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Underemployment poses long-term financial risk to more workers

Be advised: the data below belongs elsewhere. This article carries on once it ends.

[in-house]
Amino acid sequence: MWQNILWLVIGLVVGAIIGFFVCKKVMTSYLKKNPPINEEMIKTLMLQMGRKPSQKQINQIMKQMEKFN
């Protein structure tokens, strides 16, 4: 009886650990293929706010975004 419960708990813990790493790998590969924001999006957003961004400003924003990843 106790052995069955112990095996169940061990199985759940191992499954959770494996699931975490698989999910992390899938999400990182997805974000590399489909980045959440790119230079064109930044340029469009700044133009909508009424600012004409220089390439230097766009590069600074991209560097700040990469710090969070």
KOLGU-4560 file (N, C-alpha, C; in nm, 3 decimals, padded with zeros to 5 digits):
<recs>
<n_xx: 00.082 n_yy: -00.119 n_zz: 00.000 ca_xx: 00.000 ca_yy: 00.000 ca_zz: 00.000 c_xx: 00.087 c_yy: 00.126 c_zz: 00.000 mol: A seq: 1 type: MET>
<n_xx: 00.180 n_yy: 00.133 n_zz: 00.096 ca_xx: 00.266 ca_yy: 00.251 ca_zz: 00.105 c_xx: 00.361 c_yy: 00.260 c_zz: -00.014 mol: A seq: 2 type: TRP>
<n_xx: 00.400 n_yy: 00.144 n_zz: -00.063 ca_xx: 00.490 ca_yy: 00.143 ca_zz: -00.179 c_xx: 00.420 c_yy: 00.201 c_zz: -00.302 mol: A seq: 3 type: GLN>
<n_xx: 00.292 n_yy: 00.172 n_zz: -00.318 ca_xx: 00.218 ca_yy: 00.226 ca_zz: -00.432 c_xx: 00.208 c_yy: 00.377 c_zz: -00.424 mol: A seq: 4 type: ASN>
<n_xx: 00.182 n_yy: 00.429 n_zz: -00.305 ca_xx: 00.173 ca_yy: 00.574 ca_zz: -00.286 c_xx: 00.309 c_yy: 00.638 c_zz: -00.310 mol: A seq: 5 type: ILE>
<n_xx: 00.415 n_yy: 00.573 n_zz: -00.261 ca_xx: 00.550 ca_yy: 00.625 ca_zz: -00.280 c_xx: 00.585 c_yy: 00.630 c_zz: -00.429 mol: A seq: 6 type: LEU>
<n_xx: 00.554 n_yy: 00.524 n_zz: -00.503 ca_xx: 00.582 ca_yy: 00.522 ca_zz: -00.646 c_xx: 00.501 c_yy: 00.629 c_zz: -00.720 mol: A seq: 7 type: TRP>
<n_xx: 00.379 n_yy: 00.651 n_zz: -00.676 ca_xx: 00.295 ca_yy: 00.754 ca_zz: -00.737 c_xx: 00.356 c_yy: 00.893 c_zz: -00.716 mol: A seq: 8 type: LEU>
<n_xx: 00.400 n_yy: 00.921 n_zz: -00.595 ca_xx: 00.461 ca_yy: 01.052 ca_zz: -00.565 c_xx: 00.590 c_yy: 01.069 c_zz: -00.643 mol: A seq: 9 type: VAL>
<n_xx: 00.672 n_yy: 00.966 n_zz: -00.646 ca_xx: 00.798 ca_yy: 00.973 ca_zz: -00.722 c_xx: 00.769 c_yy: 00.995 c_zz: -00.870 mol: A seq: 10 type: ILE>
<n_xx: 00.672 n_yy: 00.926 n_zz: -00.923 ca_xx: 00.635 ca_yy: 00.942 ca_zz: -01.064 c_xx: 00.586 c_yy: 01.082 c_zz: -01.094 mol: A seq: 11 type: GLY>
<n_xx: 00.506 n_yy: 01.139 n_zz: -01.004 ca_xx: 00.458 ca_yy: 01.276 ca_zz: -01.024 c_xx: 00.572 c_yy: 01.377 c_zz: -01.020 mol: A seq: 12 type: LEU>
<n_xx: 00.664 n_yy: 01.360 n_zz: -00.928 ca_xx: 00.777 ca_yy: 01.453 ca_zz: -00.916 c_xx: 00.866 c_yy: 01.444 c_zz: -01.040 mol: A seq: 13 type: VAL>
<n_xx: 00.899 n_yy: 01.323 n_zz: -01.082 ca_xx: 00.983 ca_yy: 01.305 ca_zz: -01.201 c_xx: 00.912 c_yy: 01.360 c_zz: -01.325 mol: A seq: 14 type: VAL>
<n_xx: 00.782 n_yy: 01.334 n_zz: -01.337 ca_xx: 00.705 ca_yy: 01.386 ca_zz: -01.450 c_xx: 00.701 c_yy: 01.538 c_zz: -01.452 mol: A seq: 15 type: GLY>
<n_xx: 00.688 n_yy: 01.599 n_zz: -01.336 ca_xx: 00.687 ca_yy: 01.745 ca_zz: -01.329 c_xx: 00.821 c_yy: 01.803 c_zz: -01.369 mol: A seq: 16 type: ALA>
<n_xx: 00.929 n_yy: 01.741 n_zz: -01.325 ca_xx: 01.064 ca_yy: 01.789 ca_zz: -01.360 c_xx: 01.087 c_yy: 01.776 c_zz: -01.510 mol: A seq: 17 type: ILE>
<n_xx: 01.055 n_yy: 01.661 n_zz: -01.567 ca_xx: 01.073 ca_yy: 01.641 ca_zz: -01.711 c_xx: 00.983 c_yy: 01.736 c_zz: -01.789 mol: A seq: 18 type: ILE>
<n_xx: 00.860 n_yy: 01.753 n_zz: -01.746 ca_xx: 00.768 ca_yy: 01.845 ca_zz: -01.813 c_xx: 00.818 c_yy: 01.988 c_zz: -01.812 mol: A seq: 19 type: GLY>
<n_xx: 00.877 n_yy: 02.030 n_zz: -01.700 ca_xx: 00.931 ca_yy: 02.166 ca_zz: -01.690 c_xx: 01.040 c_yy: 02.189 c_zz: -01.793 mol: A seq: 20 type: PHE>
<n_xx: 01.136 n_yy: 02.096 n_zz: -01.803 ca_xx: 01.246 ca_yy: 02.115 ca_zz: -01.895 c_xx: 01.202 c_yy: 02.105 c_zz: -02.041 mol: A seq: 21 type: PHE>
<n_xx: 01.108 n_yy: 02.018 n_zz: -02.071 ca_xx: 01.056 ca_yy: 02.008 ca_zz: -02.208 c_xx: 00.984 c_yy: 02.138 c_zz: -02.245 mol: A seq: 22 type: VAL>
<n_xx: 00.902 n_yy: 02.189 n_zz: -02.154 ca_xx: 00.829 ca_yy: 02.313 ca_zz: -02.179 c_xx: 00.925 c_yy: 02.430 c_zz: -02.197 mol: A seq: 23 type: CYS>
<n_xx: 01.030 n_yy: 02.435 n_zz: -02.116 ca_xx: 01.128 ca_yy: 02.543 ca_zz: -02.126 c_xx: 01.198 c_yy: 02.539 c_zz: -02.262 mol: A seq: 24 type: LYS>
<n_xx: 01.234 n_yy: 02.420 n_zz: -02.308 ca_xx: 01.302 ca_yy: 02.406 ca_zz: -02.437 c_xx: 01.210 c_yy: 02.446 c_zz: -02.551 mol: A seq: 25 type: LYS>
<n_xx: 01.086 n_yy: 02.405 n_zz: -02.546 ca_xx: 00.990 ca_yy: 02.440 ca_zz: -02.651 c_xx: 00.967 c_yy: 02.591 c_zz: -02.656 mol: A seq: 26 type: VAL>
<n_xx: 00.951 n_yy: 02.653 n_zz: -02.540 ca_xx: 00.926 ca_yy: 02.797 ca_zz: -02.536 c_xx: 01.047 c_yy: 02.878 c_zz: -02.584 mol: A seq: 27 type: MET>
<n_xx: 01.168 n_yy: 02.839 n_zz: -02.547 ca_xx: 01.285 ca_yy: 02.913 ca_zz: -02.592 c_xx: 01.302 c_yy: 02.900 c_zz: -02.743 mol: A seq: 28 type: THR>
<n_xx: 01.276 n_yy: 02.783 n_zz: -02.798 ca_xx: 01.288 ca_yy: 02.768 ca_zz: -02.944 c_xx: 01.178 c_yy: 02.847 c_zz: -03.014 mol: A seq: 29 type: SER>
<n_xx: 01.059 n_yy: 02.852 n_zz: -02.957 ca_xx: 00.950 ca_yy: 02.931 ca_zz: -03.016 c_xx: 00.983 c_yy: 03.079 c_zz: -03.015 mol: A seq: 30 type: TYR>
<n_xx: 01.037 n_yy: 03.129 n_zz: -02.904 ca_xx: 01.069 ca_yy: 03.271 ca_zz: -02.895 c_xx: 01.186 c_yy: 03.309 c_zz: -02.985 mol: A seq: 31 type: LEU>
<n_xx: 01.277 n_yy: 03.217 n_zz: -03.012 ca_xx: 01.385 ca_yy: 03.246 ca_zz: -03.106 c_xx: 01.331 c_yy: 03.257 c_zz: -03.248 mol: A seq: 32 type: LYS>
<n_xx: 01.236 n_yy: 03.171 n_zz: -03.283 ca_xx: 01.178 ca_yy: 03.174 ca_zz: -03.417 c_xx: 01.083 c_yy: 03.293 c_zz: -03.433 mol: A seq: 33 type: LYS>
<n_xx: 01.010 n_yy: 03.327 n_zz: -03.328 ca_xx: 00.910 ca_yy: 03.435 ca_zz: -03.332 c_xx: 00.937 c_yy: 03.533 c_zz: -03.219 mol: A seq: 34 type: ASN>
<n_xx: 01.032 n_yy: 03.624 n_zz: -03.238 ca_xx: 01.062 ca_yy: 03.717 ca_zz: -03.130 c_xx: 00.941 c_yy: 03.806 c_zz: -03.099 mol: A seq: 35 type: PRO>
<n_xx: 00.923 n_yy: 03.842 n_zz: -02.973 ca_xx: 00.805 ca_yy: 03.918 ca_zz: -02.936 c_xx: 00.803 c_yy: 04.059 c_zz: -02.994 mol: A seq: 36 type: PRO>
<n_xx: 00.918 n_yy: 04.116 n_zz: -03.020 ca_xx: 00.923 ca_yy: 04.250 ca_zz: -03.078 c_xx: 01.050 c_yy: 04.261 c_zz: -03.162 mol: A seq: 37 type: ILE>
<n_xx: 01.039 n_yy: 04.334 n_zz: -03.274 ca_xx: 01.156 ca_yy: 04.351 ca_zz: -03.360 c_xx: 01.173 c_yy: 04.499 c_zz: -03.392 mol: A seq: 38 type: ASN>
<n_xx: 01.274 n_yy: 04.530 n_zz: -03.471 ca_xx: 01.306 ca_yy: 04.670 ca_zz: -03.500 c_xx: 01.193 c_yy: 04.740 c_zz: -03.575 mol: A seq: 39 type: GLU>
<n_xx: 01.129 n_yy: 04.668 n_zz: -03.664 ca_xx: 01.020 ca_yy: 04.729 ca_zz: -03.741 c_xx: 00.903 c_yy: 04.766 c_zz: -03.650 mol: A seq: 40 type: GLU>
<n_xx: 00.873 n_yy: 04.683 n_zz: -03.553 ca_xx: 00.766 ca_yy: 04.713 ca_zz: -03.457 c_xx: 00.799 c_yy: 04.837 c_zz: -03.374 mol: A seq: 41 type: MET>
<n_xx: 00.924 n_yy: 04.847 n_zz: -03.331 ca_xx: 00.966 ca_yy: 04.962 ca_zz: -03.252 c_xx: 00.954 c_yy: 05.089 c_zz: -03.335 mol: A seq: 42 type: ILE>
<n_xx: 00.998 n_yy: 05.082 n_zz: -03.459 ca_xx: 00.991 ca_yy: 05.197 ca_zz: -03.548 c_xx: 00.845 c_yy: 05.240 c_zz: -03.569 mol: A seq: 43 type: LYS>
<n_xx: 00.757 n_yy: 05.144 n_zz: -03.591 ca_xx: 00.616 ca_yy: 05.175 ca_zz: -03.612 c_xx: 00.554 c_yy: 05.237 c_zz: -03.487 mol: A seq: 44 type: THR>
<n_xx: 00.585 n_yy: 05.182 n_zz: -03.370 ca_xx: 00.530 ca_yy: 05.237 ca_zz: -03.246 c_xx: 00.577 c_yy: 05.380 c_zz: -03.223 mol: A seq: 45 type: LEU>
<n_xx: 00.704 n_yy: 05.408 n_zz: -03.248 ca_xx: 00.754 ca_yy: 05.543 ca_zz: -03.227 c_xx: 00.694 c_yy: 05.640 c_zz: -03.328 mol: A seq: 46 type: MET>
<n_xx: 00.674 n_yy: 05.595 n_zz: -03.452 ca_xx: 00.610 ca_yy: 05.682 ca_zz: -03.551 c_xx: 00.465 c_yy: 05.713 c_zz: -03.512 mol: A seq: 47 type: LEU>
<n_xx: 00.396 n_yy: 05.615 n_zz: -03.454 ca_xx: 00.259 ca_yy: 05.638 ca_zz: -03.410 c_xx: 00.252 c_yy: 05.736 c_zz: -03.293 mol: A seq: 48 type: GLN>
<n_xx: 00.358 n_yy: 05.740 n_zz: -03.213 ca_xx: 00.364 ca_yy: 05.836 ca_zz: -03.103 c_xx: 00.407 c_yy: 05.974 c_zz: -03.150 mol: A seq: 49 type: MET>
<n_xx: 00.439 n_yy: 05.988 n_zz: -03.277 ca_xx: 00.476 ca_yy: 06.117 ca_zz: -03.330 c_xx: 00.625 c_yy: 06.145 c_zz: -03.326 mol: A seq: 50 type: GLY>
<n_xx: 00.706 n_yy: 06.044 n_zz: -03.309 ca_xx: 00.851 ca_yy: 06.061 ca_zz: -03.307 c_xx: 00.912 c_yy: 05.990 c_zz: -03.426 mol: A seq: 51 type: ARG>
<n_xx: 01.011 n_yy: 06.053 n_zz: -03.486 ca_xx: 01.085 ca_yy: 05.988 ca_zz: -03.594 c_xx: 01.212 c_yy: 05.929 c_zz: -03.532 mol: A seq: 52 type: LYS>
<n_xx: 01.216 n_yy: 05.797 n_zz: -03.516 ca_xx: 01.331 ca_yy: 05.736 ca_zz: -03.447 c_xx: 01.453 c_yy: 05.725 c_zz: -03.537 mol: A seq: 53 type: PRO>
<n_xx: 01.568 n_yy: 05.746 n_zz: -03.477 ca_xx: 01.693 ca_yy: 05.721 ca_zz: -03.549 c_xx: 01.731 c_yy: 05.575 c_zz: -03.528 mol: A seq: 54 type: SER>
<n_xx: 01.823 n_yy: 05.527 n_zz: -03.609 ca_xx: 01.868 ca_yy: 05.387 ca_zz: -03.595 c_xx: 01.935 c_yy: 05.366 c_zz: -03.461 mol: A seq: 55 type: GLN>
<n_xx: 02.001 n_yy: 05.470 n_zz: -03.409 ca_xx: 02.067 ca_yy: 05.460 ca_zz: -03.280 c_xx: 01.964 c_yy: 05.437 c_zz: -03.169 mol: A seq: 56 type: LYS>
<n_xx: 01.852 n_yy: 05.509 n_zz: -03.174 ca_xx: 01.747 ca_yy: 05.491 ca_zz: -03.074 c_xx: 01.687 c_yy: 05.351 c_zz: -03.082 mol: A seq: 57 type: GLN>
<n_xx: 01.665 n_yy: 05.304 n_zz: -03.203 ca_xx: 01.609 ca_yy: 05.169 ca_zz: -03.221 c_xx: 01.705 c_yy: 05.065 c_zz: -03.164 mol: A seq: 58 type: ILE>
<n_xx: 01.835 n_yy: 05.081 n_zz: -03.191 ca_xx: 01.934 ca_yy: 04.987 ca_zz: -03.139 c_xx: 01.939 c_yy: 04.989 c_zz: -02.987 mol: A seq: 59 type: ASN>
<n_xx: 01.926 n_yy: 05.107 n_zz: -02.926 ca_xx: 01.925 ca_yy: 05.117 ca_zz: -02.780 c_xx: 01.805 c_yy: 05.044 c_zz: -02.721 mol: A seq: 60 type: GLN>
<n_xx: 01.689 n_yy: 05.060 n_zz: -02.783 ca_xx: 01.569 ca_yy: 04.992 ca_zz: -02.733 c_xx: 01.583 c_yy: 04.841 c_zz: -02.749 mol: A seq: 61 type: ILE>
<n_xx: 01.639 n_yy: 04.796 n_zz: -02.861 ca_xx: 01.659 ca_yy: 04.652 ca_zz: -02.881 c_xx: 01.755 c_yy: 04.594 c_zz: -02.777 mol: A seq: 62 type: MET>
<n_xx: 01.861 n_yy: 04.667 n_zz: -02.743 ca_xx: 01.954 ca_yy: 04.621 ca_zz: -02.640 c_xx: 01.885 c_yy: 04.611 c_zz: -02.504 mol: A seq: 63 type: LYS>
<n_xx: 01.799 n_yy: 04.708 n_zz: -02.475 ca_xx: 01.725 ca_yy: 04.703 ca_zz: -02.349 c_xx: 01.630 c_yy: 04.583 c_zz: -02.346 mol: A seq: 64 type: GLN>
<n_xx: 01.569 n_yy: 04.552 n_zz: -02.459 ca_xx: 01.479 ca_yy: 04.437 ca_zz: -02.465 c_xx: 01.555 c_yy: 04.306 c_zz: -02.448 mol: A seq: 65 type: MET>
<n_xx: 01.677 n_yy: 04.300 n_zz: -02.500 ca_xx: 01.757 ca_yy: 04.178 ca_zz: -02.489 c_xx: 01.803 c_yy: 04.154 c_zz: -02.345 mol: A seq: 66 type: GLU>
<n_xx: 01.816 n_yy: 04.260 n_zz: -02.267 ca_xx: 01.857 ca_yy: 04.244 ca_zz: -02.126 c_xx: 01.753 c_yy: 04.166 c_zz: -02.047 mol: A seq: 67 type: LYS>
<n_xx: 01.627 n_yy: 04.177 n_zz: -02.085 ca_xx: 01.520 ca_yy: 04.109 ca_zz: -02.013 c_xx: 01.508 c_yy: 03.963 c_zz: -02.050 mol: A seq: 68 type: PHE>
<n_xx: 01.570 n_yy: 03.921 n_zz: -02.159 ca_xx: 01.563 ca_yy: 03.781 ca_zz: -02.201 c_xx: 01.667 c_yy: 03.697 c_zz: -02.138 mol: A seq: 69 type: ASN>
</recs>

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Underemployment Poses Long-Term Financial Risk to More Workers - Southwest Economy, Third Quarter 2011 - Dallas Fed SouthwestEconomy FEDERAL RESERVE BANK OF DALLAS • THIRD QUARTER 201116 Underemployment Poses Long-Term Financial Risk to More Workers By Anil Kumar and Michael Weiss The underemployed and the discouraged—those who have given up trying to find work— are additional indicators of labor dislocation. In the aftermath of the Great Recession, a significant portion of the potential labor pool remains largely unnoticed. The un- deremployed and the discouraged—those who have given up trying to find work—are additional indicators of labor dislocation. These are individuals whose diminishing skills and reduced earning capacity may linger well into the recovery. For every five unemployed Texans last December, four others either were under- employed (working 35 hours or less while reporting they sought full-time jobs) or had sought work but quit looking, according to the Bureau of Labor Statistics’ (BLS) Current Population Survey (Chart 1). Nationally, the underemployment rate, which varied considerably across states, aver- aged 6.4 percent for 2010, with unemploy- ment accounting for another 9.6 percent.1 Texas, with a 5.7 percent underemploy- ment rate, fared better than the nation and most other states, including the traditional Sunbelt growth states—Georgia, Florida and Arizona. The latter two were especially hard- hit by the residential building bust, a lesser factor in Texas. If wages were completely flexible and labor markets perfect, unemployment and underemployment would be largely transi- tory and low: When the number of willing workers exceeded the number of jobs, wages would fall, reducing labor costs and making it profitable for companies to hire. Yet, many imperfections can keep wages from adjusting freely, and unemployment and underemploy- ment can rise, particularly during economic downturns. Chart 1 Texas’ Underu

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